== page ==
Bears Ears National Monument. Photo: Jeffrey Sullivan/flickr (BY-NC)

Trump’s proclamation reduced Bears Ears — created by former President Barack Obama in 2016 — from an original 1.35 million acres to 201,876 acres. Critics say the move has usurped sacred tribal lands and authority while threatening treasured landscapes and a host of archaeological and historic resources.


Canada’s Trudeau government is challenging a landmark human rights ruling to compensate apprehended First Nations children harmed by the on-reserve child welfare system. The Attorney General of Canada filed an application for a judicial review and for a stay of the ruling — just two weeks before the federal election and days before the Oct. 7 deadline for filing an appeal. The Canadian Human Rights Tribunal ordered the federal government on Sept. 6 to pay $40,000 — the maximum allowed under the Canadian Human Rights Act — to each child taken from homes and communities under the on-reserve child welfare system from Jan. 1, 2006, to a date to be determined by the tribunal.

“They’re asking for a full quashing of the tribunal’s order,” said Cindy Blackstock, the executive director of the First Nations Child and Family Caring Society, which is one of the organizations that brought forward the initial complaint to the tribunal. “It’s really disappointing. It really suggests to me that Canada continues to not accept responsibility for its conduct as resulting in the unnecessary family separations of First Nations children in levels far higher than at residential schools and, in some cases, the deaths of children.”


On the Amazon border shared by Brazil and Peru, a series of violent events has placed isolated Indigenous peoples at risk, church workers say. The Union of Indigenous Peoples has reported incursions by loggers, miners, fishermen and farmers who enter the territory illegally. The group said evangelical missionaries also entered the area without authorization. The organization prohibits proselytizing by church workers within the territory. The incursions bring the risk of violent contact between outsiders and Indigenous peoples living in the reserve. There is also the possibility that outsiders will negotiate with Indigenous villagers to engage in illegal activities like logging or mining.

The group blamed the lack of security in the territory on government policies that ease protection for Indigenous rights and called on the administration of President Jair Bolsonaro to guarantee Indigenous peoples’ legal rights to their territories.


The US House Committee on Natural Resources unanimously approved H.R. 729, the Tribal Coastal Resiliency Act, alongside nine other bills related to climate change. First introduced in 2015 by Derek Kilmer (D-Wash.), the Tribal Coastal Resiliency Act would provide Native American tribes in coastal areas with resources to stabilize coastal shorelines and restore or preserve areas with ecological, cultural, historic, sacred, or esthetic significance. It would also help them take preventive measures to ensure the safety of their members and protect their facilities before an emergency.

That makes the bill incredibly important to tribes like the Quileute Nation village of La Push, the Hoh Tribe, the Quinault Indian Nation and several coastal communities in Alaska that have already begun the process of moving to higher ground. If passed into law, H.R. 729 would provide $5 million a year for the National Oceanic and Atmospheric Administration (NOAA) to issue grants directly to Native American tribes in need.


Canada’s Conservative party appears ready to take a hostile approach to Indigenous Rights. Conservative part leader Andrew Scheer recently said that “We cannot create a system in this country where one group of individuals, one Indigenous community, can hold hostage large projects that employ so many Indigenous Canadians”. Grand Chief Arlen Dumas of the Assembly of Manitoba Chiefs criticized this statement saying that “It is incredibly disappointing that one of the party leaders who wants to represent Canada holds this discriminatory view and outlook of UNDRIP and of First Nations people. Citizens of this country should be very wary of supporting any party candidate who does not respect and understand the sovereign and Treaty rights of First Nations people in Manitoba or Canada.”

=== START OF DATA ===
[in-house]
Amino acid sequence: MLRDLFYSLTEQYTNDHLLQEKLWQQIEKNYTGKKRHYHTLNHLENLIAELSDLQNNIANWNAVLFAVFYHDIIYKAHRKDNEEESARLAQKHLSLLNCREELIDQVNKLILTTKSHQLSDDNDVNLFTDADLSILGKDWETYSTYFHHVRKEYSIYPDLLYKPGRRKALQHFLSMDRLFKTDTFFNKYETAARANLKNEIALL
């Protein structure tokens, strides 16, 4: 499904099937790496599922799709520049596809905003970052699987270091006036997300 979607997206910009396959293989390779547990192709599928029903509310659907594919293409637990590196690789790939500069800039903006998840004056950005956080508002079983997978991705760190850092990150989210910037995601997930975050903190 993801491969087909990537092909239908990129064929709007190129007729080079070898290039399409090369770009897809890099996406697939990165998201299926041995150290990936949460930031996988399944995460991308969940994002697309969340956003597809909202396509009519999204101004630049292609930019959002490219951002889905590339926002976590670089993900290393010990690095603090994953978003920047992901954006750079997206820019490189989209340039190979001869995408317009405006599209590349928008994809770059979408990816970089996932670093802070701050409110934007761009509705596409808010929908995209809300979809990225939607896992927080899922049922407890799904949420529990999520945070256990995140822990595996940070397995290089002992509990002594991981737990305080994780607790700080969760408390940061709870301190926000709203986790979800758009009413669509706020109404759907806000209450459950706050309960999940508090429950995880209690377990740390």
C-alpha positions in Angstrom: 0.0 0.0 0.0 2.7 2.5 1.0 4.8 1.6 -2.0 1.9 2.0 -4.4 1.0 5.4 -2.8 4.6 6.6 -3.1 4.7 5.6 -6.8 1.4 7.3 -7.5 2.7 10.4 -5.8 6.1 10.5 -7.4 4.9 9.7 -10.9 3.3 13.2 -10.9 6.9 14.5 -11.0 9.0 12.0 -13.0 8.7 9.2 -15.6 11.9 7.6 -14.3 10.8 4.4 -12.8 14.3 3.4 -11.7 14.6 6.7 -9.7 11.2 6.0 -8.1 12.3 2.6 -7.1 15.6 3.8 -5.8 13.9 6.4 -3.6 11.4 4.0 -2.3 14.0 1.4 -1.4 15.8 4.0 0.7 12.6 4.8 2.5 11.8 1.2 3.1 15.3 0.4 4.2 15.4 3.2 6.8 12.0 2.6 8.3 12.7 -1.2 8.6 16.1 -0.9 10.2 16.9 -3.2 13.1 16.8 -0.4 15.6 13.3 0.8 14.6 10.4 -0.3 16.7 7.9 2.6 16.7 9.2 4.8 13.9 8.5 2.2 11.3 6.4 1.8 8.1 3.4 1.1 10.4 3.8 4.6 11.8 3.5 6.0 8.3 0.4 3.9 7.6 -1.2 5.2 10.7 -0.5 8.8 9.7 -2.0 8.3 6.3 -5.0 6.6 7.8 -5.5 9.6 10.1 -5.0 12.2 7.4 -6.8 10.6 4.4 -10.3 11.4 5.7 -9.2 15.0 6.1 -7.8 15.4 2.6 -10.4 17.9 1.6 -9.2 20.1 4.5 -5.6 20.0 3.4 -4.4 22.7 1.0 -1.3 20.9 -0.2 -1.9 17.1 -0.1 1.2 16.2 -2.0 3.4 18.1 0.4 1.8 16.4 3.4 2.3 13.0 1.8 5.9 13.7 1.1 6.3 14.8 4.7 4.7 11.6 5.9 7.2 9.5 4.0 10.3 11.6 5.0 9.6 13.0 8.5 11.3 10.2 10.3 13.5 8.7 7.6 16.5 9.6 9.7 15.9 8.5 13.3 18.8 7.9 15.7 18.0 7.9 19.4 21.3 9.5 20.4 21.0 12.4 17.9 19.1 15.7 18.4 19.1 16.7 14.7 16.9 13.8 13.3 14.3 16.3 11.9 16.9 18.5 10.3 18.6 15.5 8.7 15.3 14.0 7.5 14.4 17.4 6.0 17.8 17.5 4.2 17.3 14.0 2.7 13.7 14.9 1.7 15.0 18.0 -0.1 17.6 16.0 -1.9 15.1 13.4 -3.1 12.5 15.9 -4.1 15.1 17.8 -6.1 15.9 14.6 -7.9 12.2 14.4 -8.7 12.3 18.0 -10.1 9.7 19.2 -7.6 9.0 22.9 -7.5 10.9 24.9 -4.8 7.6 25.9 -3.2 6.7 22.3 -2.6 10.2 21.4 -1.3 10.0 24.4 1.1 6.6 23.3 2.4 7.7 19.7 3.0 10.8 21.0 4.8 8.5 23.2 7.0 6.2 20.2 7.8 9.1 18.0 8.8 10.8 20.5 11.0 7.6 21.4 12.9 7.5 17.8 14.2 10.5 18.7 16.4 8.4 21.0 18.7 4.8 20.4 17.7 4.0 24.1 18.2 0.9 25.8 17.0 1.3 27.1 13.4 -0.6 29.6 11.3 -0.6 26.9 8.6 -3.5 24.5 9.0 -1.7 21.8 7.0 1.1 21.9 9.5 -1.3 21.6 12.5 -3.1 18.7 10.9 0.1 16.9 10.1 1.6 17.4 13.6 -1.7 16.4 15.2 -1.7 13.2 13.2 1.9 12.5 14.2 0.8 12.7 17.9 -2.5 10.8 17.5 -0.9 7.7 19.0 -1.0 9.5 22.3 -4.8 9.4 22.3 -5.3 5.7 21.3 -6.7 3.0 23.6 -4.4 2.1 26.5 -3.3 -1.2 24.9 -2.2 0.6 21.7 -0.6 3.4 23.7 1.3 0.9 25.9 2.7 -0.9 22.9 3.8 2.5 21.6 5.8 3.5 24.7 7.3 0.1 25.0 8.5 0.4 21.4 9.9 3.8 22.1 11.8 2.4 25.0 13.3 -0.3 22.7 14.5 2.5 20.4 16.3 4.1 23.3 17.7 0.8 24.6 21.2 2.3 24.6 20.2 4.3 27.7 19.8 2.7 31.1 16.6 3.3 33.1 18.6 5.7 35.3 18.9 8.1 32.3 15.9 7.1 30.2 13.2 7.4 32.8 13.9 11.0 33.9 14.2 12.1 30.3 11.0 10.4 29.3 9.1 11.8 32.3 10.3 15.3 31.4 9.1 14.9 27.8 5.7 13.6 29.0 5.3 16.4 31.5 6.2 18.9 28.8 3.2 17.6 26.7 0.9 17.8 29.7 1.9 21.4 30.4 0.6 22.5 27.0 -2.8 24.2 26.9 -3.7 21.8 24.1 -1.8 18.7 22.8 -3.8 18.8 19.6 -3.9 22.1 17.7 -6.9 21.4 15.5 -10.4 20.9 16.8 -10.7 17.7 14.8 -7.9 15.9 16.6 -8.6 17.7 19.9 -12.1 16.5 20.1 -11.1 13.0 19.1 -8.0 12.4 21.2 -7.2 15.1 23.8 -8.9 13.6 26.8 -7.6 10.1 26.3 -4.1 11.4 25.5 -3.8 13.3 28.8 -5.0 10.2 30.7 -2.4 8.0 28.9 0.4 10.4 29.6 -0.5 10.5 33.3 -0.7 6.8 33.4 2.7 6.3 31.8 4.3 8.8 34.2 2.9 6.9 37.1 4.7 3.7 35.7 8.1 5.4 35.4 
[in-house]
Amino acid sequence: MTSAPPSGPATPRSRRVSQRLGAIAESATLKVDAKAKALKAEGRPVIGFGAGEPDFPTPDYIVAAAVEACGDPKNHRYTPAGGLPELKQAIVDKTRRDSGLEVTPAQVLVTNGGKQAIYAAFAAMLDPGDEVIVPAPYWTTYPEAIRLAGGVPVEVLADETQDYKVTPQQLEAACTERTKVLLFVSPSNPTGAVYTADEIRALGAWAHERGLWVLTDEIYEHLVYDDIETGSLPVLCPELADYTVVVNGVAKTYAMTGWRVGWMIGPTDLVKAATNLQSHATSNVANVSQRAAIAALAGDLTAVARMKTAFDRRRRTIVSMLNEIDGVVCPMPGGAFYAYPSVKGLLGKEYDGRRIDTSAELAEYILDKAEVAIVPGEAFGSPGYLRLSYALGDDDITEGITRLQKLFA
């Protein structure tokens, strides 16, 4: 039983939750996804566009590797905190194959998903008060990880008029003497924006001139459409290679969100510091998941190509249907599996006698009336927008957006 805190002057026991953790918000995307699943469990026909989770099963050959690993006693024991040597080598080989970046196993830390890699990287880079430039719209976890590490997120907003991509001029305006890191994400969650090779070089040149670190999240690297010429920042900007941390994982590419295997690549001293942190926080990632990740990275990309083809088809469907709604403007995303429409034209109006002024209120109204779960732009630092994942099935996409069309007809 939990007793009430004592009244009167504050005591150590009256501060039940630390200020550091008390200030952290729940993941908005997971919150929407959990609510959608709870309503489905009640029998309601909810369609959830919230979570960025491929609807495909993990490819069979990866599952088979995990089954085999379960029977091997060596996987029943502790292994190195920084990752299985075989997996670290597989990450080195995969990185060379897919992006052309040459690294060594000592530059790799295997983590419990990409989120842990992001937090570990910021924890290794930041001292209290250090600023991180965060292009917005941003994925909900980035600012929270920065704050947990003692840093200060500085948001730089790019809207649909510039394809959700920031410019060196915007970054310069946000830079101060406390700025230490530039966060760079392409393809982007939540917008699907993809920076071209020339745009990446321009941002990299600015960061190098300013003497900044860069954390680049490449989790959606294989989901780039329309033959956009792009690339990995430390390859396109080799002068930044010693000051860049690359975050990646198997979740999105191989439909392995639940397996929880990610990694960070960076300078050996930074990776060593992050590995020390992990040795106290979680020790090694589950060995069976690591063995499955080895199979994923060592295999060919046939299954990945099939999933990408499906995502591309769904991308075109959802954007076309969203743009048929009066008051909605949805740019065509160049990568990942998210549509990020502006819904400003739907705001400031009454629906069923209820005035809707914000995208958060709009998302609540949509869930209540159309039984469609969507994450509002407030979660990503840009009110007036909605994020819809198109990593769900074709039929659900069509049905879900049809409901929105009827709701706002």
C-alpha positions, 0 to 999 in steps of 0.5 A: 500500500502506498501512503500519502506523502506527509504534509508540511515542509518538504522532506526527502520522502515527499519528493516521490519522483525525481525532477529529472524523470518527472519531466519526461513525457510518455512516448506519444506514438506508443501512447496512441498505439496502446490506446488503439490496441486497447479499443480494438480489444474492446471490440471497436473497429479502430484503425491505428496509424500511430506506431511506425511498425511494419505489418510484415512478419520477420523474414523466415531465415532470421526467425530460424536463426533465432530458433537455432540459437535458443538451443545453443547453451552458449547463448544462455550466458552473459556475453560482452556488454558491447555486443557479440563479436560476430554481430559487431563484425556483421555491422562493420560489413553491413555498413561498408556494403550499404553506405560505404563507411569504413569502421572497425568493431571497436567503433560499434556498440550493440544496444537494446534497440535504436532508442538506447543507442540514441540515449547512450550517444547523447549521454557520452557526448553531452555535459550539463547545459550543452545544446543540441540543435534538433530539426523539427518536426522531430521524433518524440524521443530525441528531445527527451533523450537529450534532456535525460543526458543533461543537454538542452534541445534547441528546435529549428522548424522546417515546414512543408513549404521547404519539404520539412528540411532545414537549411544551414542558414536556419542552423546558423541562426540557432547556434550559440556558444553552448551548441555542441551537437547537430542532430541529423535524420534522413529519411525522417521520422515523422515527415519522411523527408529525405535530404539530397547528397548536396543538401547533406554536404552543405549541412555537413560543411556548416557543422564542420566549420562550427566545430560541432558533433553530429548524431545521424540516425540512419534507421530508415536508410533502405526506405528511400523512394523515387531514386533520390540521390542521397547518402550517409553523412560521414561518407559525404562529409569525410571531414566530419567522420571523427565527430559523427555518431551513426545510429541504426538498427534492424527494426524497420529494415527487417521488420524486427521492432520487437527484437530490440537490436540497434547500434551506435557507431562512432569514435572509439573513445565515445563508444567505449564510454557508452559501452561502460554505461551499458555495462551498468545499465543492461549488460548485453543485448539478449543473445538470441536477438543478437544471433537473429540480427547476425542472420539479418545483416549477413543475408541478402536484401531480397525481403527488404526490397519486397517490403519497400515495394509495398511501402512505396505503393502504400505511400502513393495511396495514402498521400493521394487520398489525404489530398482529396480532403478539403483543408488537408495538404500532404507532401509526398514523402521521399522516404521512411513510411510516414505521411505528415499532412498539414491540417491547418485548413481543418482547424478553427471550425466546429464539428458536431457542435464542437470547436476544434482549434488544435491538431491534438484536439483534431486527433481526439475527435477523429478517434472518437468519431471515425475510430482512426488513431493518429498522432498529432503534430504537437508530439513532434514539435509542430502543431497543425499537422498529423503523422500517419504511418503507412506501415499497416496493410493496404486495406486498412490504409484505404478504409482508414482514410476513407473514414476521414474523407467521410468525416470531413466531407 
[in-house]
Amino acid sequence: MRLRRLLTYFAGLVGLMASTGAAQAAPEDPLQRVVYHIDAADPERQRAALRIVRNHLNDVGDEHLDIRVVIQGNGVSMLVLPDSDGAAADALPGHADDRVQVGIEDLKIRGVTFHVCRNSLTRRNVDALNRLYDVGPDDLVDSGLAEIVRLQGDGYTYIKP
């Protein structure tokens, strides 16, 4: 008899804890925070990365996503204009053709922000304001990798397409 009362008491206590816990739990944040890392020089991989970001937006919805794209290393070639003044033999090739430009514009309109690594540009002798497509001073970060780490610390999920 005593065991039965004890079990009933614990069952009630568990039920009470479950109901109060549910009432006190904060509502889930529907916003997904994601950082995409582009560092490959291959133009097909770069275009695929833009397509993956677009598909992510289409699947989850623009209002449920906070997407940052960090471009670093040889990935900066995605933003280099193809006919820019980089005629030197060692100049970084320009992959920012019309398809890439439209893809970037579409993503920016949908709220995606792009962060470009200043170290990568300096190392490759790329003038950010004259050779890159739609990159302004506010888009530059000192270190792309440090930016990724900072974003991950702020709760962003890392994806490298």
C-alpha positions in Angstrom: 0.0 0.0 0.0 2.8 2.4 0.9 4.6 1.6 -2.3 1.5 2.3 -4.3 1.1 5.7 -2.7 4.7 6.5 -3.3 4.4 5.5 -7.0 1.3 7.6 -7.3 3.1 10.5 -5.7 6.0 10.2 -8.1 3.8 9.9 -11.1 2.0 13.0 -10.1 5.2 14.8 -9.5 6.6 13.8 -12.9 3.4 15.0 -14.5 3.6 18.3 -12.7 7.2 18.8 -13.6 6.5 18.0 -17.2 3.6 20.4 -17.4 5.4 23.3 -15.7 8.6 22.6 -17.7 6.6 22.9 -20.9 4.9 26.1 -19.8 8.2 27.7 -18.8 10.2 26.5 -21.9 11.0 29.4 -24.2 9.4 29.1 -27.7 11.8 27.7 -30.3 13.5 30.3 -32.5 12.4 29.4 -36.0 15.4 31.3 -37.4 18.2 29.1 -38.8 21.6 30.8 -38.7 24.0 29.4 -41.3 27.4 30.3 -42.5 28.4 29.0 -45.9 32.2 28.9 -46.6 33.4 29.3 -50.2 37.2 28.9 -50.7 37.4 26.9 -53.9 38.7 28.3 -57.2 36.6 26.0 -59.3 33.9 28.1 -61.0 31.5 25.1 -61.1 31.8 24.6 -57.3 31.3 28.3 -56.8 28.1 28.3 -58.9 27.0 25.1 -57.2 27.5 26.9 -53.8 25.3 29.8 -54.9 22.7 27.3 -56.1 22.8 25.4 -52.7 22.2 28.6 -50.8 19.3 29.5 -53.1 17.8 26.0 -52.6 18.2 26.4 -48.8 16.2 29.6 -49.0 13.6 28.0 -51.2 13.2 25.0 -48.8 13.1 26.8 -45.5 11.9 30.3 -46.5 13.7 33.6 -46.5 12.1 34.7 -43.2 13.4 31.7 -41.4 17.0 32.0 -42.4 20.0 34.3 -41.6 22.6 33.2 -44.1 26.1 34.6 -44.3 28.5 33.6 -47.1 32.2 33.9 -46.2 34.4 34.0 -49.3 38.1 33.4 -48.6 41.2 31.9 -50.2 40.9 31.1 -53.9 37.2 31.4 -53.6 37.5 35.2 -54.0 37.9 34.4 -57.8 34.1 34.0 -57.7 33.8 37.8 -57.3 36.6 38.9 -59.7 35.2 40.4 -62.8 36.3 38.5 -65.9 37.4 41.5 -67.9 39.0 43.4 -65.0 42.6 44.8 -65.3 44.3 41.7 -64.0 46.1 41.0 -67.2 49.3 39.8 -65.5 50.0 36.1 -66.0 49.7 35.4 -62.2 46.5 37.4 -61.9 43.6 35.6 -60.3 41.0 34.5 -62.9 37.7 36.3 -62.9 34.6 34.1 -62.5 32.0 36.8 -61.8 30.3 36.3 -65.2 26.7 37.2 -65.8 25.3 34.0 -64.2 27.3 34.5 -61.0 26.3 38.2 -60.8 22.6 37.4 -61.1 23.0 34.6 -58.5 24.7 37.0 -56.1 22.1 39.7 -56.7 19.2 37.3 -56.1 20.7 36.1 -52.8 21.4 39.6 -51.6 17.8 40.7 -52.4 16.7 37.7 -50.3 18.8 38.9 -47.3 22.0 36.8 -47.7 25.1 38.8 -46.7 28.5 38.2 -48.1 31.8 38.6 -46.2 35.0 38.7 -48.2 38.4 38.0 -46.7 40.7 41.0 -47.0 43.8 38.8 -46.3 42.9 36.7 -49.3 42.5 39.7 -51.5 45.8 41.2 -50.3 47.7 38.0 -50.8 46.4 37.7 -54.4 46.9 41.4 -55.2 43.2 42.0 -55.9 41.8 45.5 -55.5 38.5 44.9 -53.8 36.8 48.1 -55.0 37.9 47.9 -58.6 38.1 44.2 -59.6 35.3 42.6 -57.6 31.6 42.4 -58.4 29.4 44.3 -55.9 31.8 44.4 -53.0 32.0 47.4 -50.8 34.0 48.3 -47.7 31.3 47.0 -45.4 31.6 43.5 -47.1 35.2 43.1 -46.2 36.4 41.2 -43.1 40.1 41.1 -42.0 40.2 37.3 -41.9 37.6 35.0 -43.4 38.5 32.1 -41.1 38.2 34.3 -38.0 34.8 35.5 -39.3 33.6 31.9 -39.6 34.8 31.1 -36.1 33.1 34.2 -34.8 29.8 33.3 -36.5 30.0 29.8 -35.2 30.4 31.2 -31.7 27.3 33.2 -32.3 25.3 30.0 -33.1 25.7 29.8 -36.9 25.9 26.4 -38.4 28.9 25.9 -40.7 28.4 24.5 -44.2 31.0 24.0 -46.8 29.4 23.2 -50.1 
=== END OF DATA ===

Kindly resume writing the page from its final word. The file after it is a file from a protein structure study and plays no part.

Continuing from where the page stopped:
The Conservatives have only five Indigenous candidates, including Leona Aglukkaq, who lost her Nunavut seat in 2015 after being in office for two terms. The Conservatives fare poorly in the 2015 election, getting the least amount of on-reserve support among the four major parties.


Florida’s archaeological resources face significant threats due to sea level rise driven by climate change. These places literally embody human lives, and are among the only records of prehistoric Indigenous peoples left in what is now America. The genocide of these oral historical and literate societies, native to North, South and Central America, makes it even more important to preserve their ancient sites. Between the years 1500 and 1850, 2.5 million Europeans migrated to the New World. As a consequence of their arrival, 50 million Indigenous people died from disease, massacres and slavery.

At present, 1,539 archaeological sites are located at or below sea level in Florida. By A.D. 2100 up to 6,820 will become submerged by sea level rise. According to a new U.N. report, global sea levels could increase by over 3 feet by the year 2100.


Construction will resume on a controversial Victorian highway upgrade amid an ongoing court case around protecting sacred, Indigenous birthing trees. The work will start on duplicating a 3.8km stretch of the Western Highway in the coming weeks after a truce between the state government and some traditional owners. The design of the road was realigned to save 15 ancient trees from being knocked down. Protesters known as the Djab Wurrung Embassy have welcomed the changes and said that it was a least-invasive and cheaper alternative to the original design. However, the rest of the duplication works will have to wait as traditional owner protesters challenge a federal government decision to not declare heritage protection for the trees, where women would go to give birth.